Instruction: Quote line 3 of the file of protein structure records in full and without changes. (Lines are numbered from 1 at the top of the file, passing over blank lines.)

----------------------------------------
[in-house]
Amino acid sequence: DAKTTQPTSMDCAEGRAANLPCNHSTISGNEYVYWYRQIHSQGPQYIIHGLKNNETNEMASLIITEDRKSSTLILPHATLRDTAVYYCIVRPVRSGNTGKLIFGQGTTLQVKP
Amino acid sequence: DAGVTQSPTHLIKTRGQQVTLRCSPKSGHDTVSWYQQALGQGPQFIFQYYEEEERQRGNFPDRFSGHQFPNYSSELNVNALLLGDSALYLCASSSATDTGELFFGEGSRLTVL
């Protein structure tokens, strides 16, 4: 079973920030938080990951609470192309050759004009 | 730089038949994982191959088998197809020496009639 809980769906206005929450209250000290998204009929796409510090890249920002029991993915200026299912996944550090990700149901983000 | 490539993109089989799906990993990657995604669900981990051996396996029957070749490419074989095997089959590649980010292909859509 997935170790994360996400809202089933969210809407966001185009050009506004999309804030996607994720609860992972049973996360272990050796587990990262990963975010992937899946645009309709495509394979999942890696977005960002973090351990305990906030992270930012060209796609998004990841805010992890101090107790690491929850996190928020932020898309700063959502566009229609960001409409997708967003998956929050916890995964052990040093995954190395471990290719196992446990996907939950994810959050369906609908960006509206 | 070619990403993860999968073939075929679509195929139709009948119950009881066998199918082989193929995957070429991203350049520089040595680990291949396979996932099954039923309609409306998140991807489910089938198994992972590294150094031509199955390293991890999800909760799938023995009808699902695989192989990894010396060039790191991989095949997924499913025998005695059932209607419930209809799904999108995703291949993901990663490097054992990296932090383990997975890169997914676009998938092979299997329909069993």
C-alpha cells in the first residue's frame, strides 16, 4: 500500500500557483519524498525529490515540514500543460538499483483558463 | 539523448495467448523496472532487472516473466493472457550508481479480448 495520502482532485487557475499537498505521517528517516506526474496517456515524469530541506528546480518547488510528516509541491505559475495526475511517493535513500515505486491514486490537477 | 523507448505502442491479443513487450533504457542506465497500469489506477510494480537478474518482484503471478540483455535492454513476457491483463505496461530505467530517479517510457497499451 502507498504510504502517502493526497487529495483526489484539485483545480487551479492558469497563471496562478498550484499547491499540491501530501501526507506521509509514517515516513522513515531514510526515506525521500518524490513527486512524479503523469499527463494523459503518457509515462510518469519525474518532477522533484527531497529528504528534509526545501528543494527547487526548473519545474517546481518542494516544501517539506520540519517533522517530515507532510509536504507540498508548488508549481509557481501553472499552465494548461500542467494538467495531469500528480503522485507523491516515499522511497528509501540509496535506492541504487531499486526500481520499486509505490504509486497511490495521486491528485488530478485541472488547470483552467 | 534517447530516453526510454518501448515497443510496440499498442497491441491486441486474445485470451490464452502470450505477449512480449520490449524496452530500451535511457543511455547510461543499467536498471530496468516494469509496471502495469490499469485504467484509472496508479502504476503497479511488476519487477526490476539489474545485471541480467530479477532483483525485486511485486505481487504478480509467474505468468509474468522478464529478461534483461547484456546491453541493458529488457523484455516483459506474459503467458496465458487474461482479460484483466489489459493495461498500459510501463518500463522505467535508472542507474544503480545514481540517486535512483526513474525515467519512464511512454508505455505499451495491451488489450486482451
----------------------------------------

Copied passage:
Amino acid sequence: DAGVTQSPTHLIKTRGQQVTLRCSPKSGHDTVSWYQQALGQGPQFIFQYYEEEERQRGNFPDRFSGHQFPNYSSELNVNALLLGDSALYLCASSSATDTGELFFGEGSRLTVL